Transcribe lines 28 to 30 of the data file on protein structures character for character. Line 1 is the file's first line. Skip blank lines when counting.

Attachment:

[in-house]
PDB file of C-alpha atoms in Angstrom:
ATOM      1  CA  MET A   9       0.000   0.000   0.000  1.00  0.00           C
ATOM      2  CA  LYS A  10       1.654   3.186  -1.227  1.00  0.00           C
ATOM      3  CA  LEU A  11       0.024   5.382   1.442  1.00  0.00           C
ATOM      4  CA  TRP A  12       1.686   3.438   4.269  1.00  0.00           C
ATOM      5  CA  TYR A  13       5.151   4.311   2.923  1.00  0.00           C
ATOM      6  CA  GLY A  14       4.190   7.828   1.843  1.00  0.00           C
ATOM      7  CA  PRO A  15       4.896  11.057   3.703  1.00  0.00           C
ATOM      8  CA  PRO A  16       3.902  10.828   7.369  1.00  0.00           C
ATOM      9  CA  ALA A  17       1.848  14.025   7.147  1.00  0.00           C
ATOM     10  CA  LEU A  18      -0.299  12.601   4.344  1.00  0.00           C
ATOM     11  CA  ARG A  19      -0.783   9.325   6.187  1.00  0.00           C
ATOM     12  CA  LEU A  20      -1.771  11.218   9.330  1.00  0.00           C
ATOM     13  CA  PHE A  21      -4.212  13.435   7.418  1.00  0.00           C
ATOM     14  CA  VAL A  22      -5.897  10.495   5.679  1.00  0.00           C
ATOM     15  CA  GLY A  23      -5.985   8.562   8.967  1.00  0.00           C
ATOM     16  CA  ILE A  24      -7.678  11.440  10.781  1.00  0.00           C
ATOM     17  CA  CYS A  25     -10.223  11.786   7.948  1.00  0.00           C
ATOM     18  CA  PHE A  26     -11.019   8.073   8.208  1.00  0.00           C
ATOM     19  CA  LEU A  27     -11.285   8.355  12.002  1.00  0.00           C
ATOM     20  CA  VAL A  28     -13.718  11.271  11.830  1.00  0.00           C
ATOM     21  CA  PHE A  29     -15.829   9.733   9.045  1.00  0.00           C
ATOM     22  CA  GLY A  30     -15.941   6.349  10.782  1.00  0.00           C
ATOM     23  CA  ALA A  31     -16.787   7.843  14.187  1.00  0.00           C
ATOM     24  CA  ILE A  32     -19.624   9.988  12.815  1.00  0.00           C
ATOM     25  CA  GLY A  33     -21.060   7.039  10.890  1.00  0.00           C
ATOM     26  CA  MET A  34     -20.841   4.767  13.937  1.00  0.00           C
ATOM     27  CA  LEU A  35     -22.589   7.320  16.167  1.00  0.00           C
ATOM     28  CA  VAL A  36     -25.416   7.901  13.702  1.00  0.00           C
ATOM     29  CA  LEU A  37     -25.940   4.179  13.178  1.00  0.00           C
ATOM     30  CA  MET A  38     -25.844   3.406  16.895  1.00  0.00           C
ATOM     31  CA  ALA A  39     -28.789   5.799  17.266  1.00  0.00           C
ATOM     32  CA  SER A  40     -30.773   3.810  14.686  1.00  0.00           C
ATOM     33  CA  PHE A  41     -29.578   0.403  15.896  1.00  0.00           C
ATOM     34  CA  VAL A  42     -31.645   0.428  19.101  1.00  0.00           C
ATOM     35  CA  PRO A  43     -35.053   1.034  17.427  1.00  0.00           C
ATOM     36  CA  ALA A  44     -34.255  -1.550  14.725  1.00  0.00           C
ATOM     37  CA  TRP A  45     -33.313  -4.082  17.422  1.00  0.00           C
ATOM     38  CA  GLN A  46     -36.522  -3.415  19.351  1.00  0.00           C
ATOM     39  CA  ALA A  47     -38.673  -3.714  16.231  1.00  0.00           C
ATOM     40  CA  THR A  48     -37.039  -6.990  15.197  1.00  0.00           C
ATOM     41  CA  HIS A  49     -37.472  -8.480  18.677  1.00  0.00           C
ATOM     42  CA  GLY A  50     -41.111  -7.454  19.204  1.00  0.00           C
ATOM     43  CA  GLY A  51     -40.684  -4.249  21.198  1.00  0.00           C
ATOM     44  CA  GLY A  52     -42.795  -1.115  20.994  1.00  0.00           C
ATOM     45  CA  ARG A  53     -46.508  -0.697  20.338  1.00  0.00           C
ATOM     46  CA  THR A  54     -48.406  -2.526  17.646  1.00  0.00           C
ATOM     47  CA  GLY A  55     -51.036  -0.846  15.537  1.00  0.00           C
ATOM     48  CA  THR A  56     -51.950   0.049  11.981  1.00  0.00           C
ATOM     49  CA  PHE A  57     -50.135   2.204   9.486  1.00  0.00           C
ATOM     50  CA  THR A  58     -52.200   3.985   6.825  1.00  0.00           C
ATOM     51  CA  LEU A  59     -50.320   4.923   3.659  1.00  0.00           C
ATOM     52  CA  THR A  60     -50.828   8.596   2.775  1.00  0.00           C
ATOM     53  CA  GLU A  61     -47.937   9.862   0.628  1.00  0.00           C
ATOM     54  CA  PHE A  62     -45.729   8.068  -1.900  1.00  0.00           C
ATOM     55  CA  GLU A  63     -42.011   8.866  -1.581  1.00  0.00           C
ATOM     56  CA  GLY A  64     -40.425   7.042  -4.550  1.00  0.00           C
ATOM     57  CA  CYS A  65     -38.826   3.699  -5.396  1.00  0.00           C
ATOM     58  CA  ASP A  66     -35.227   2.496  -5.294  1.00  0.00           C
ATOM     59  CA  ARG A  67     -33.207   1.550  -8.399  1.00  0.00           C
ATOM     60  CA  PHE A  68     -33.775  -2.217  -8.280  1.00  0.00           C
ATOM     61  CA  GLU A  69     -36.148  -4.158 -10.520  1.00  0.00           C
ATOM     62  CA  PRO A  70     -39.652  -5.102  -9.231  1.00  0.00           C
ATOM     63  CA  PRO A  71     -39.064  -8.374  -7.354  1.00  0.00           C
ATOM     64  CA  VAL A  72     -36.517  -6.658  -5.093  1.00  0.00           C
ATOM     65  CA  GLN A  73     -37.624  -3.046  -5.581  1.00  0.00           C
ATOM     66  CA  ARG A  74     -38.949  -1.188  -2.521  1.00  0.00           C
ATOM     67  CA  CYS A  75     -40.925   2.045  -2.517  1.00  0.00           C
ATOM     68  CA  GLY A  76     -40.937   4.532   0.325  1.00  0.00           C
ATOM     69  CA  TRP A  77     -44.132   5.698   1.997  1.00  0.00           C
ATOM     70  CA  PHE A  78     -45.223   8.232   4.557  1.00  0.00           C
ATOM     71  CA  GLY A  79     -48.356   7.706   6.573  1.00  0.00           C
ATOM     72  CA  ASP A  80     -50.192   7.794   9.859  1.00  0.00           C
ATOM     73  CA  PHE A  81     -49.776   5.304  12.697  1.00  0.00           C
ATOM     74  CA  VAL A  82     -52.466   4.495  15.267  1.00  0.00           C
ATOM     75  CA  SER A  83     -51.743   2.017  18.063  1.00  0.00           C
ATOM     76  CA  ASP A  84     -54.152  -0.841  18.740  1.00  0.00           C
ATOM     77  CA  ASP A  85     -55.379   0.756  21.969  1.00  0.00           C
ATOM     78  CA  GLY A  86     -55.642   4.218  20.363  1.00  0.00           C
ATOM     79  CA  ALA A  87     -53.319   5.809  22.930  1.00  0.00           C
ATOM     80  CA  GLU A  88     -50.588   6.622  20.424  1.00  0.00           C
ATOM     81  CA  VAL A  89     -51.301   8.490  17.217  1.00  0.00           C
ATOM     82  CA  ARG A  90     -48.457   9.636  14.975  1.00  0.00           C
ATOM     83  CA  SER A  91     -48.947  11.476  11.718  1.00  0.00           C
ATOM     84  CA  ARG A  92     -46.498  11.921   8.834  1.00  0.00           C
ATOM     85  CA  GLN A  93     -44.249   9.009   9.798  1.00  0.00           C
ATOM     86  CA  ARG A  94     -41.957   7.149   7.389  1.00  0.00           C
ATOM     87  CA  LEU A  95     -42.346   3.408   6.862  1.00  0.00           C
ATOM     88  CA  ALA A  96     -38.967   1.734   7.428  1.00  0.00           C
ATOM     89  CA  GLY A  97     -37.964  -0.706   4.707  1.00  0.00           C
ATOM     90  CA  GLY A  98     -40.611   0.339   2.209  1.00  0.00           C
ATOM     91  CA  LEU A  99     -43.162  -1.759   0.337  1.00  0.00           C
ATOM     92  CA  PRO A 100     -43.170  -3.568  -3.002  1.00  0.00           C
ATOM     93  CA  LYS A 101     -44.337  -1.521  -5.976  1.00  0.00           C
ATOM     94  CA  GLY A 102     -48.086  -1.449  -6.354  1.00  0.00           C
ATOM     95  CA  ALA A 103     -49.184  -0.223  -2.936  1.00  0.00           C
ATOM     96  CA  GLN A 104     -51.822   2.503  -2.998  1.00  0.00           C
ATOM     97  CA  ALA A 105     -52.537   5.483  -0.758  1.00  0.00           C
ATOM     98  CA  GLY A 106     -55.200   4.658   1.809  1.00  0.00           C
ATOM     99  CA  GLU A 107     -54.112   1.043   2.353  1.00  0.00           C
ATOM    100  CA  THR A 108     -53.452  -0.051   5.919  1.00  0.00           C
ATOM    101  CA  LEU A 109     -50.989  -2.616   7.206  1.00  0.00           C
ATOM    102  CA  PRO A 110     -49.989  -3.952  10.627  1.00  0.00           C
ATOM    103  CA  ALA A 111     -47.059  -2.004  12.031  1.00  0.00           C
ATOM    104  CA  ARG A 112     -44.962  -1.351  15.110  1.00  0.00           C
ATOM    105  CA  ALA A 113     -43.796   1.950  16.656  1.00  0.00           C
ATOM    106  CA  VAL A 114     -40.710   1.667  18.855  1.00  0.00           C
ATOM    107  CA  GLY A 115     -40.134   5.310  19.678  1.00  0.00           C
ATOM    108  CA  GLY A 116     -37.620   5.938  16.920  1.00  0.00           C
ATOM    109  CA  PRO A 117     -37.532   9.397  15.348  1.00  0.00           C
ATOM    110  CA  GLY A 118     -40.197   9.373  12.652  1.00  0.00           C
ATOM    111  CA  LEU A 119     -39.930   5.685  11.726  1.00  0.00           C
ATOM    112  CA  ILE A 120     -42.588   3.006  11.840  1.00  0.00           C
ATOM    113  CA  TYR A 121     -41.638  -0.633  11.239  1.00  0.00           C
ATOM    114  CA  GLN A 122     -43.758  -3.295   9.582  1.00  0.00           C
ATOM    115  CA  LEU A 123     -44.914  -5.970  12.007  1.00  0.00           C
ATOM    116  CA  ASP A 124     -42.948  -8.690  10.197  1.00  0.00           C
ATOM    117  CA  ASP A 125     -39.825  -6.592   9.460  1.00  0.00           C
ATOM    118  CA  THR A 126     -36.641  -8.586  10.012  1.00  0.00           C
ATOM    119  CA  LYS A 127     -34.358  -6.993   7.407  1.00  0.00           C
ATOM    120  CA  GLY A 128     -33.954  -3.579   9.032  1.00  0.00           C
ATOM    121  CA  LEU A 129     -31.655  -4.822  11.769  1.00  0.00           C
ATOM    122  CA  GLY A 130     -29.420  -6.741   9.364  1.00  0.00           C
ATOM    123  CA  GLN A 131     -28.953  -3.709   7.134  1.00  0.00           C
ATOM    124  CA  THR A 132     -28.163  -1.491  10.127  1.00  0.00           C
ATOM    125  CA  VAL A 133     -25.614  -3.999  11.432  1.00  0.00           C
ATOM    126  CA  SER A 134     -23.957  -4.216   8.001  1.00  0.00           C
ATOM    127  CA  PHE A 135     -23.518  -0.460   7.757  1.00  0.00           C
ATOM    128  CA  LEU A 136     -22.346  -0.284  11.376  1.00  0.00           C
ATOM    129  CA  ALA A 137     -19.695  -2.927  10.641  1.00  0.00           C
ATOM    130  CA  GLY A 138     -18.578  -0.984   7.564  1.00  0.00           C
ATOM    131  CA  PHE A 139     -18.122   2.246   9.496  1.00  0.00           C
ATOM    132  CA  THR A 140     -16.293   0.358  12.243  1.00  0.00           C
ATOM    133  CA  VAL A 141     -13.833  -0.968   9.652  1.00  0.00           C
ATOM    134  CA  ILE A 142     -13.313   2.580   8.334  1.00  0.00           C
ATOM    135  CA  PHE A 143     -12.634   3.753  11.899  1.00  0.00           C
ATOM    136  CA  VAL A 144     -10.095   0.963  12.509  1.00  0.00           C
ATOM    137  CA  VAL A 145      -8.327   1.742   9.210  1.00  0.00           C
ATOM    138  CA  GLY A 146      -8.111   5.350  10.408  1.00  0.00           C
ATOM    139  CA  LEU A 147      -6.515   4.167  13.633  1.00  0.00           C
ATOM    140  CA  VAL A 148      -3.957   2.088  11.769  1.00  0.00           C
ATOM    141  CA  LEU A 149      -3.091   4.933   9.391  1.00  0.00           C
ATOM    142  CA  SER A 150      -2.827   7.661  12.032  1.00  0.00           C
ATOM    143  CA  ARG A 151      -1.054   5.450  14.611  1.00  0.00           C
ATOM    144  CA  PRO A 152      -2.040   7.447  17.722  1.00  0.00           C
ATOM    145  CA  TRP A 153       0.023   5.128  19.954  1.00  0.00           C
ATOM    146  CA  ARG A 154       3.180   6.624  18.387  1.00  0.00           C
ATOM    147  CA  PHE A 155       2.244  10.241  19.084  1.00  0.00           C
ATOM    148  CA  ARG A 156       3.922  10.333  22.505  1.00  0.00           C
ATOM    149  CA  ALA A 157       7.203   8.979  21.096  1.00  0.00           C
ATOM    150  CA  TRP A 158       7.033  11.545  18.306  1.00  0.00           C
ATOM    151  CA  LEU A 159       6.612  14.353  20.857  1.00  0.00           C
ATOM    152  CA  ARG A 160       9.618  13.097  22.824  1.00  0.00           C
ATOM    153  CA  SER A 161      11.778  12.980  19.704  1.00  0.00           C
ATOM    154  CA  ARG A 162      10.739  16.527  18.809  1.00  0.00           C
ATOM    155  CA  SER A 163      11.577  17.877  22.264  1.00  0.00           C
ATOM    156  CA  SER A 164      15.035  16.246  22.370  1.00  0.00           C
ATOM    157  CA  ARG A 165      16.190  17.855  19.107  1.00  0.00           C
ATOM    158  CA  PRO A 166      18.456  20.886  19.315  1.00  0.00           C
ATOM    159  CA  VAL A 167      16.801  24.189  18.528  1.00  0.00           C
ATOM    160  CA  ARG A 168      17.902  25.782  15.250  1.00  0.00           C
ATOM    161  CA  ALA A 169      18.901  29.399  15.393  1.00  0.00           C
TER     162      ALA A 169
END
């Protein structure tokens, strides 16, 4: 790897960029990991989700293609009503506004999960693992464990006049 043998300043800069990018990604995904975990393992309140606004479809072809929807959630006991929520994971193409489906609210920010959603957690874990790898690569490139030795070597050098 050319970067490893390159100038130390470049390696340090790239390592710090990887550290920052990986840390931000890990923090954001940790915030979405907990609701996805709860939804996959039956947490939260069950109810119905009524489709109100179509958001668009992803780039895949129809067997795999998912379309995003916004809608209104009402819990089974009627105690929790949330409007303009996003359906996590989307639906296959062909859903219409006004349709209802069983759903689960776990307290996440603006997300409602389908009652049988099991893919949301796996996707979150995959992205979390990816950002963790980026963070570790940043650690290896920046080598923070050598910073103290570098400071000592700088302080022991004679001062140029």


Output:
ATOM     26  CA  MET A  34     -20.841   4.767  13.937  1.00  0.00           C
ATOM     27  CA  LEU A  35     -22.589   7.320  16.167  1.00  0.00           C
ATOM     28  CA  VAL A  36     -25.416   7.901  13.702  1.00  0.00           C